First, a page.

England v New Zealand, 2nd Test: Day 5 Report
by Andy Jalil

Ground:Headingley, Leeds
Scorecard:England v New Zealand
Event:New Zealand in England 2015

DateLine: 2nd June 2015


By Andy Jalil at Headingley
In association with INVESTEC


Andy Jalil - Cricket Writer and Commentator
Andy Jalil at Headingley
In association with INVESTEC
© pcboard.com.pk


New Zealand level the series with 199-run victory


Leeds – A match that had innumerable twists and turns finally went New Zealand’s way bringing them victory by the comfortable margin of 199 runs, two hours into the final session of play. It was their first Test win in England in 16 years and it was primarily the weather, which had caused 67 overs to be lost on the previous day and heavy overnight rain that had threatened to stand between them and victory to level the two-Test series.


For England it was a mammoth task to win as they needed 411 further runs in 98 overs after resuming on 44 without loss or bat the whole of the final day to save the match. As it turned out there was no sign of rain and the game concluded in bright sunshine with the England innings ending on 255 after wickets had been falling at regular intervals. The fall of England’s wickets began as early as the fourth over, after just three runs had been added to the overnight score.


The centurion of the first innings, Adam Lyth got a faint outside edge to a ball from Trent Boult which only had a slight away movement from the left hander. It took a further nine overs during which England progressed by 14 runs before New Zealand struck again with Gary Ballance receiving a ball of full length which took the inside edge and grazed his back pad before crashing into the stumps.


On 62 England lost two wickets, both to the off spin of Mark Craig, the first was of Ian Bell who has been out of form in this series with scores of 1 and 29 in the first Test and in this Test 12 and 1. It wasn’t a particularly dangerous ball from Craig, with very little turn, which Bell simply dabbed to backward short leg. Two balls later he struck again with Joe Root departing without scoring. There was more turn on the ball this time which Root edged to short leg. The ball struck Tom Latham on the chest and he did well to grab hold of it.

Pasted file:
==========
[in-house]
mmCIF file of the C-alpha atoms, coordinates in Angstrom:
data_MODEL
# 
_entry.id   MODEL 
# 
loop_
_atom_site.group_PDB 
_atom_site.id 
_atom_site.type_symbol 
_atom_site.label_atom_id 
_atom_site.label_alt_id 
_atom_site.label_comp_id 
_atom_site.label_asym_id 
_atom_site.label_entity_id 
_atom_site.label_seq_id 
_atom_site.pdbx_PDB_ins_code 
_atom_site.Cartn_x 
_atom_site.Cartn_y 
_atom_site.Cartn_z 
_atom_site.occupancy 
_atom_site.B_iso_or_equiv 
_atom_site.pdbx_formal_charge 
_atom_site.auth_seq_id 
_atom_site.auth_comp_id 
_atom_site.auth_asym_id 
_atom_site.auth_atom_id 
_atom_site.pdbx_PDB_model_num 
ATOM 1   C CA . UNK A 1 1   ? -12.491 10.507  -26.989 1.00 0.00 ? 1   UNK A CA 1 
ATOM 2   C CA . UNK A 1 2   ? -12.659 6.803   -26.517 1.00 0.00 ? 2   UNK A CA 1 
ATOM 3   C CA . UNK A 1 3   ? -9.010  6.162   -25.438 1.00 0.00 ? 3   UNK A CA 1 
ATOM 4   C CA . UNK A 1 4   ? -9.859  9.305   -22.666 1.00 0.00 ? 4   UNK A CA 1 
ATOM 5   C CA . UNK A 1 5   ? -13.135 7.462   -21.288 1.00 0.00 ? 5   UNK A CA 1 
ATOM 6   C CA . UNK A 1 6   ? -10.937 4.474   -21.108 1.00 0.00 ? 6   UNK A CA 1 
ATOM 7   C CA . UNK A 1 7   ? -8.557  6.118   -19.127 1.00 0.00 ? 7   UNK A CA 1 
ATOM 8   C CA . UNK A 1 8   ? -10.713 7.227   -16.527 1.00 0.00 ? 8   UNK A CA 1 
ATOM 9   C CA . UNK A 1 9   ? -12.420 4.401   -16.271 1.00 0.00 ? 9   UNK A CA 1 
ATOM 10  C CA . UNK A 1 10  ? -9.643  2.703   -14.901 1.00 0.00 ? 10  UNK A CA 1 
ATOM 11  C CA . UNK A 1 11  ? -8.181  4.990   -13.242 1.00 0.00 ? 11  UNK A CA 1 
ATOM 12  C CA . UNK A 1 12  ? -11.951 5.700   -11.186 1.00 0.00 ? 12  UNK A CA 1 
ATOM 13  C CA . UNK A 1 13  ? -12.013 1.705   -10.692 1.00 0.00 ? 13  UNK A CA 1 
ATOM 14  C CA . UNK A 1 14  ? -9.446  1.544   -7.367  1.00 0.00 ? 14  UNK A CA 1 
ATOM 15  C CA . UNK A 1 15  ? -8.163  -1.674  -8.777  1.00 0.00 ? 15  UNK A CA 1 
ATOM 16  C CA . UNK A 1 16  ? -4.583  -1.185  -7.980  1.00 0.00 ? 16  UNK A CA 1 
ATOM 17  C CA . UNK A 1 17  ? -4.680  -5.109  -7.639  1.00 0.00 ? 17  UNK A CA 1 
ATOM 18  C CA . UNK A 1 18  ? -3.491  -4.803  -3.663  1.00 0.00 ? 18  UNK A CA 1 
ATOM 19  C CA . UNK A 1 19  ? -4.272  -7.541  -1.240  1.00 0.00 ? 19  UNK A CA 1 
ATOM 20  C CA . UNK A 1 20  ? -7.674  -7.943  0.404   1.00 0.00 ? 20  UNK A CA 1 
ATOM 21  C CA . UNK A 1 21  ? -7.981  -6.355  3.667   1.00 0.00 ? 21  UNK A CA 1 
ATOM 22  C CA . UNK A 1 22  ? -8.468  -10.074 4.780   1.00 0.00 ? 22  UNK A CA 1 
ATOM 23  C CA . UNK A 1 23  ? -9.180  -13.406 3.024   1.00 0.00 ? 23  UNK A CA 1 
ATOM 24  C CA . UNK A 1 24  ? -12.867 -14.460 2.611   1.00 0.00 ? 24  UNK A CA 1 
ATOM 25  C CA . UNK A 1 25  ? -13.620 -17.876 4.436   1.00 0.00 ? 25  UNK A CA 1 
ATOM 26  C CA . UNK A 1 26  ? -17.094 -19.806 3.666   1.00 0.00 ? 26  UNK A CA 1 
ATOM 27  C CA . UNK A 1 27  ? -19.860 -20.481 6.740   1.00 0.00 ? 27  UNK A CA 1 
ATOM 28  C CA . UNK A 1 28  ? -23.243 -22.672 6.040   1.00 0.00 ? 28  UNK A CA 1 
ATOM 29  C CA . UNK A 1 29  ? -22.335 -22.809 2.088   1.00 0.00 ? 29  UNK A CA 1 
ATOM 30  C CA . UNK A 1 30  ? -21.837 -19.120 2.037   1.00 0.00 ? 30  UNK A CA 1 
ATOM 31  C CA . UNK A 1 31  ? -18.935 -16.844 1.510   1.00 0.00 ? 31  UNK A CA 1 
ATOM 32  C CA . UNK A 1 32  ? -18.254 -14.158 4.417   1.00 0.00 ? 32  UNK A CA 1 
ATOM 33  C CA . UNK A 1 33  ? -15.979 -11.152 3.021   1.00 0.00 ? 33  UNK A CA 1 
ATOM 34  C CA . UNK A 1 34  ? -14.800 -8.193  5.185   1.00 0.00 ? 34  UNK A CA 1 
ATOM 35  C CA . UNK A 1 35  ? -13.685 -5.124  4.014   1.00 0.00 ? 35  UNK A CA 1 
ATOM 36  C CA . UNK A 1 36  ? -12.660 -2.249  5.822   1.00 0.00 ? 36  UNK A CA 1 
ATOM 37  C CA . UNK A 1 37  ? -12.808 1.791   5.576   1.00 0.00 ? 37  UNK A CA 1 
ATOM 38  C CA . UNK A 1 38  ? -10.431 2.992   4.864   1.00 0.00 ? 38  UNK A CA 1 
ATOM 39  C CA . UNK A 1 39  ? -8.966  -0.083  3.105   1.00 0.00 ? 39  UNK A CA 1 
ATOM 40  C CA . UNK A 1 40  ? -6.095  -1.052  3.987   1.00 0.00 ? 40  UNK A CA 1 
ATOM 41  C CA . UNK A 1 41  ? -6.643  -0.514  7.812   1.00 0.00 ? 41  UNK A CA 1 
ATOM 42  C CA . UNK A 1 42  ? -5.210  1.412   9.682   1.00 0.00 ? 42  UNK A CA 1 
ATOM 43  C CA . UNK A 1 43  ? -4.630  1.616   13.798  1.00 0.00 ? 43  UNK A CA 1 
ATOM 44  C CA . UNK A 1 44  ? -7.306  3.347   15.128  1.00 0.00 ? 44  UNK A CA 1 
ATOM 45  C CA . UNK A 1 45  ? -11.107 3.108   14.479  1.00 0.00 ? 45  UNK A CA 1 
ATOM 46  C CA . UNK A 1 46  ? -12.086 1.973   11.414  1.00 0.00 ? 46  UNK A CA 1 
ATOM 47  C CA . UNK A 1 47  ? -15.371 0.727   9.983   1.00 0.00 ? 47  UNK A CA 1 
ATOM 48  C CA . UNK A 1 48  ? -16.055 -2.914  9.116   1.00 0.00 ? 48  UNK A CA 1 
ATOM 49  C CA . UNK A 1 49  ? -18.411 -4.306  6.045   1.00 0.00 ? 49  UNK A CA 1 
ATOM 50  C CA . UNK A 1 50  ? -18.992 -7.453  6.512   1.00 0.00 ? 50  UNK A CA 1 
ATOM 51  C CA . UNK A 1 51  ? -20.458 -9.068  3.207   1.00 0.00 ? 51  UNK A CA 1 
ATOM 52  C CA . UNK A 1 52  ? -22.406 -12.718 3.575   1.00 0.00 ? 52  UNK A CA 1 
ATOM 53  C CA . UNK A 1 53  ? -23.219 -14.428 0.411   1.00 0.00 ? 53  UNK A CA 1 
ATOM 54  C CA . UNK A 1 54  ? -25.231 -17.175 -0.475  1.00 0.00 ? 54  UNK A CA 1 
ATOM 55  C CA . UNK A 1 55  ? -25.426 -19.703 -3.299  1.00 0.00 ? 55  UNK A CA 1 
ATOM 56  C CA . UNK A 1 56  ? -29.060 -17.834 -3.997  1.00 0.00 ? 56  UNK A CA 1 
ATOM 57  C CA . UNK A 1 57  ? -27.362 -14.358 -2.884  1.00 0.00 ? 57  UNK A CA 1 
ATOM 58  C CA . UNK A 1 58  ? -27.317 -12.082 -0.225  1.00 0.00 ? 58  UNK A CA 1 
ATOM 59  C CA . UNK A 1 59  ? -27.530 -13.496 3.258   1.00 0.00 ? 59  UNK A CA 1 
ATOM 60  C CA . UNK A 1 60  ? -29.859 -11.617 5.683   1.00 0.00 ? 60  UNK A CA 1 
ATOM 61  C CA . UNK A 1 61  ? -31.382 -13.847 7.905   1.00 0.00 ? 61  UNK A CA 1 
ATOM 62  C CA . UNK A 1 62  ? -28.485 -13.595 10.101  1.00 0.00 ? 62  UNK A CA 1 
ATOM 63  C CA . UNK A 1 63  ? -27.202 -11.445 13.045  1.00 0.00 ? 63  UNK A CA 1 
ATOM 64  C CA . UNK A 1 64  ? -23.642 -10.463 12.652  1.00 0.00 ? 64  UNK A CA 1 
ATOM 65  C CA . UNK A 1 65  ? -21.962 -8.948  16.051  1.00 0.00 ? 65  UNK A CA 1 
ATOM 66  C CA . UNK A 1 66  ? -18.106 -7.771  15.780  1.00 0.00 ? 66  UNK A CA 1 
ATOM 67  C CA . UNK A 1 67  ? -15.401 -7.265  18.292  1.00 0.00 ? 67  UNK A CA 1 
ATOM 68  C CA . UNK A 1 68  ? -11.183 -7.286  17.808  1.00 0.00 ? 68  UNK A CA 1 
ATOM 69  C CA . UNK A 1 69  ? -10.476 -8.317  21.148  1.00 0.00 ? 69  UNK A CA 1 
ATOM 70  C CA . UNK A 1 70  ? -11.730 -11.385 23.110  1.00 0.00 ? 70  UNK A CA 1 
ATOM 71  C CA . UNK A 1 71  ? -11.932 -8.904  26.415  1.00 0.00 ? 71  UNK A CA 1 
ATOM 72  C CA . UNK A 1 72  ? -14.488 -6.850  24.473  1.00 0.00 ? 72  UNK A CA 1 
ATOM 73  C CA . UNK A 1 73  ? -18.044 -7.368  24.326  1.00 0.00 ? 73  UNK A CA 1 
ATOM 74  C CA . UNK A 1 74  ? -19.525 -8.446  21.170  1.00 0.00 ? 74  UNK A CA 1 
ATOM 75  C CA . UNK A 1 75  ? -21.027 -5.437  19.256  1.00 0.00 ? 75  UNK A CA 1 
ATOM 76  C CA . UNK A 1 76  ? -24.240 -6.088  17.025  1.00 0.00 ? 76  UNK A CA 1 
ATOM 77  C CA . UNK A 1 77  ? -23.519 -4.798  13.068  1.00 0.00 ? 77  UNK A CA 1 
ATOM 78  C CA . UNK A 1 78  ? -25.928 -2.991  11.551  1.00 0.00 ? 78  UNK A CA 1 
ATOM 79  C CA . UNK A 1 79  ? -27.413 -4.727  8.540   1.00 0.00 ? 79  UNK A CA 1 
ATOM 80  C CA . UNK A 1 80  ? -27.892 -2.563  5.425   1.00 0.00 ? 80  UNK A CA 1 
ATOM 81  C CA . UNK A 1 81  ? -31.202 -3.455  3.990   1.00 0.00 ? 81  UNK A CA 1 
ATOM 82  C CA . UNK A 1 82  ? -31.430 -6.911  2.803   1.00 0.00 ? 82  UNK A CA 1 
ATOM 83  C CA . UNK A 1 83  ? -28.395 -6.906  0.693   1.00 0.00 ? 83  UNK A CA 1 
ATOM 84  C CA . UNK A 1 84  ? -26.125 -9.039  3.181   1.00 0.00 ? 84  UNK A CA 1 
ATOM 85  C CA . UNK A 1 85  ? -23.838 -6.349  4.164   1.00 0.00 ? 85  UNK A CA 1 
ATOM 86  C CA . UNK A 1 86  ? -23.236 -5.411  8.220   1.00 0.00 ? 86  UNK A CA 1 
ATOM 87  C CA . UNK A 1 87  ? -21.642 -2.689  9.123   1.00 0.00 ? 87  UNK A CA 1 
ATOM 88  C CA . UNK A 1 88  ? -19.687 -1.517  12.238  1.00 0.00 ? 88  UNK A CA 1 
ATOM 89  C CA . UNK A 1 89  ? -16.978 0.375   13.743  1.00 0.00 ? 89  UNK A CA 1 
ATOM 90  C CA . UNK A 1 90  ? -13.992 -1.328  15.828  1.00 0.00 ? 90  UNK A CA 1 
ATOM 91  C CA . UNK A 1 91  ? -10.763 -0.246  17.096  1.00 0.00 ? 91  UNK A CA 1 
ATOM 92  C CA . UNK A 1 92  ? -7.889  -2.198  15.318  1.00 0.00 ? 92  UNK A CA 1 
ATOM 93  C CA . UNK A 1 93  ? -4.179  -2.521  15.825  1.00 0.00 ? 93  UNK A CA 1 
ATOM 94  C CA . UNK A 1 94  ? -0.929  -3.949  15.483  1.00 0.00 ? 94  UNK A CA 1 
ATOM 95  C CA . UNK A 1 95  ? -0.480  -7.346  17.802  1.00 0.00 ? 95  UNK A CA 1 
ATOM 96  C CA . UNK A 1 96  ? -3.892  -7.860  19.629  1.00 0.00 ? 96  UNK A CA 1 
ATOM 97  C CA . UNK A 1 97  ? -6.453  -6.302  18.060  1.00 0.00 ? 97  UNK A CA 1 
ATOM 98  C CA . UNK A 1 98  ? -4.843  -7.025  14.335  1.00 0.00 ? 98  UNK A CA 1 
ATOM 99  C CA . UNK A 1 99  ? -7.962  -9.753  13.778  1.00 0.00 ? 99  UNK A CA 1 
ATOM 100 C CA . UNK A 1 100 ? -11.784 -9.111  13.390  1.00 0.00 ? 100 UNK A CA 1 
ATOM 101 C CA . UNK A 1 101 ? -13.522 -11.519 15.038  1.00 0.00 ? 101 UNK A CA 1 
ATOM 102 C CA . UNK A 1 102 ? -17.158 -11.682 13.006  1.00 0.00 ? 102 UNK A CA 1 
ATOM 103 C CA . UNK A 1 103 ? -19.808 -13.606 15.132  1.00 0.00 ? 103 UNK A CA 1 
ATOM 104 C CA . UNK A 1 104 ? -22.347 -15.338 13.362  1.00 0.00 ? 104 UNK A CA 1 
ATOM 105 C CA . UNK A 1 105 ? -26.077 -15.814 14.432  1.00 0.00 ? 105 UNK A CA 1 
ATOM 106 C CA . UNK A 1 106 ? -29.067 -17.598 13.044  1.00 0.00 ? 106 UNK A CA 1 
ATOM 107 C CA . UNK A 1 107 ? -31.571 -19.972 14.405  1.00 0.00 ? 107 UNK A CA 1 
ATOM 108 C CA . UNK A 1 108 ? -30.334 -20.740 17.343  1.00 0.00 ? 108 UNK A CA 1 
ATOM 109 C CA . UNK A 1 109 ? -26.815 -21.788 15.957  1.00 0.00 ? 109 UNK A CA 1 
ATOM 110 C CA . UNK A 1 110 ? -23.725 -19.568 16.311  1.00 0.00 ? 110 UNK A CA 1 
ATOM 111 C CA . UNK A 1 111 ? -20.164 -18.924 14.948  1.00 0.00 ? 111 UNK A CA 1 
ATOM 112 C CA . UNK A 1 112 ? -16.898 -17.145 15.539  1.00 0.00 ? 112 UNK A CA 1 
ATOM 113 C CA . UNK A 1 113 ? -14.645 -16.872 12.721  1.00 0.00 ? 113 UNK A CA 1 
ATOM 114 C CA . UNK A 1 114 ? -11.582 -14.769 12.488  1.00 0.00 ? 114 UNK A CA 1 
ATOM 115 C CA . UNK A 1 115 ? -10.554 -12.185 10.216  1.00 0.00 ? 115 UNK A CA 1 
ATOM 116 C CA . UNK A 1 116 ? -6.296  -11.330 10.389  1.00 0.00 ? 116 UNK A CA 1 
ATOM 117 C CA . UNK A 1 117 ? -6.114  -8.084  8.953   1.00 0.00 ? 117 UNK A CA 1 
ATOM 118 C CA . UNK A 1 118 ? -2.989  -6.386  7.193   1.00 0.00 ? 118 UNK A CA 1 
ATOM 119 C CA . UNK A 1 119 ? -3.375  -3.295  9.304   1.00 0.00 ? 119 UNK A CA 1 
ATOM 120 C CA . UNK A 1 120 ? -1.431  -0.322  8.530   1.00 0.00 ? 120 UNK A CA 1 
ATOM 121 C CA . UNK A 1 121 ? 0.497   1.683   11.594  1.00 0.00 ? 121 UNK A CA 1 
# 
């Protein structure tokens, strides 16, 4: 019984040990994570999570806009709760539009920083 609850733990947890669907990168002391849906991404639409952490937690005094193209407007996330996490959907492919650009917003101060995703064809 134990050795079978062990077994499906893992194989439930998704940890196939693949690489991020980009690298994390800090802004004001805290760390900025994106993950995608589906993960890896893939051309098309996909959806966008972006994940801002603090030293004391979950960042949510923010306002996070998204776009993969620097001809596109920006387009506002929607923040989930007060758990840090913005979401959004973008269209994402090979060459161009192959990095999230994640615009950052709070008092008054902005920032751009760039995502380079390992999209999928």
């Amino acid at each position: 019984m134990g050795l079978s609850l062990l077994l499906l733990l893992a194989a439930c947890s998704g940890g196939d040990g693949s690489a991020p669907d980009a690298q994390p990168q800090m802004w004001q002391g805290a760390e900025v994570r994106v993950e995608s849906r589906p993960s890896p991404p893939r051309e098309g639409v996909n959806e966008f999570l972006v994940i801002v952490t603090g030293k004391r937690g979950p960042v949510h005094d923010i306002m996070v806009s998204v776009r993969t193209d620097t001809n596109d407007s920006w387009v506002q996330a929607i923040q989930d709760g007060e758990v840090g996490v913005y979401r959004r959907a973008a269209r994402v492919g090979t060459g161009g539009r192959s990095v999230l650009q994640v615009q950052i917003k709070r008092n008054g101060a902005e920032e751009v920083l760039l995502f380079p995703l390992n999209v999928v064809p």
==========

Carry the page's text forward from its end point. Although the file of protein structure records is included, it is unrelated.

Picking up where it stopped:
England would have hoped that Ben Stokes, the hero of the previous Test would steady the innings which appeared to be disintegrating rapidly. He did so for a while, adding 40 runs for the fifth wicket, of which he had 29 from 51 balls. Along with Cook, he had held the fall of wickets for 16 overs before Kane Williamson in his first over, replacing Craig, had Stokes top edging a ball that had bounced a little, into Luke Ronchi’s gloves. It was the penultimate over before lunch and England were 102 for five.


Just under an hour after the break, Cook, having occupied the crease for three-and-three-quarter hours, during which he reached his 41st Test half century, was pinned in front of the stumps by Williamson. He asked for a review of the umpire’s decision but that did not help and replays showed the ball hitting the top of middle stump. It was a patient innings – as circumstance warranted – during which he faced 171 balls, hitting four boundaries.


Jos Buttler meanwhile had got up to 19 which included three boundaries, all off Craig. He went down the wicket to clip the first one to mid-wicket and two balls later flicked to square leg. In Craig’s next over he cut to cover point. Moeen Ali lost his wicket as a result of a misjudgement. He decided to leave a ball from Matt Henry which was of full length and went straight on to hit off stump reducing England to 153 for seven.


Stuart Broad, dragged a ball from Williamson on to his stumps on 23 while Buttler had moved on to 32. The sun had begun to appear periodically throughout the afternoon much to New Zealand’s joy and they would have been justified in thinking that victory was not far off. But it wasn’t until an hour-and-a-half into the final session that the tourists claimed the ninth wicket. Tim Southee had Mark Wood edge to second slip on the total of 230.


Finally, Buttler’s resistance came to an end, lbw to Craig, after a commendable innings of 73 spanning three hours during which he faced 147 balls and 58 of his runs had come from boundaries including the only six of the innings. Craig and Williamson both finished with 3 wickets each for 73 from 31.5 overs and 15 from 7 overs respectively.


(Article: The opinions expressed in this article are those of the author only.
Copyright © 2015 Andy Jalil)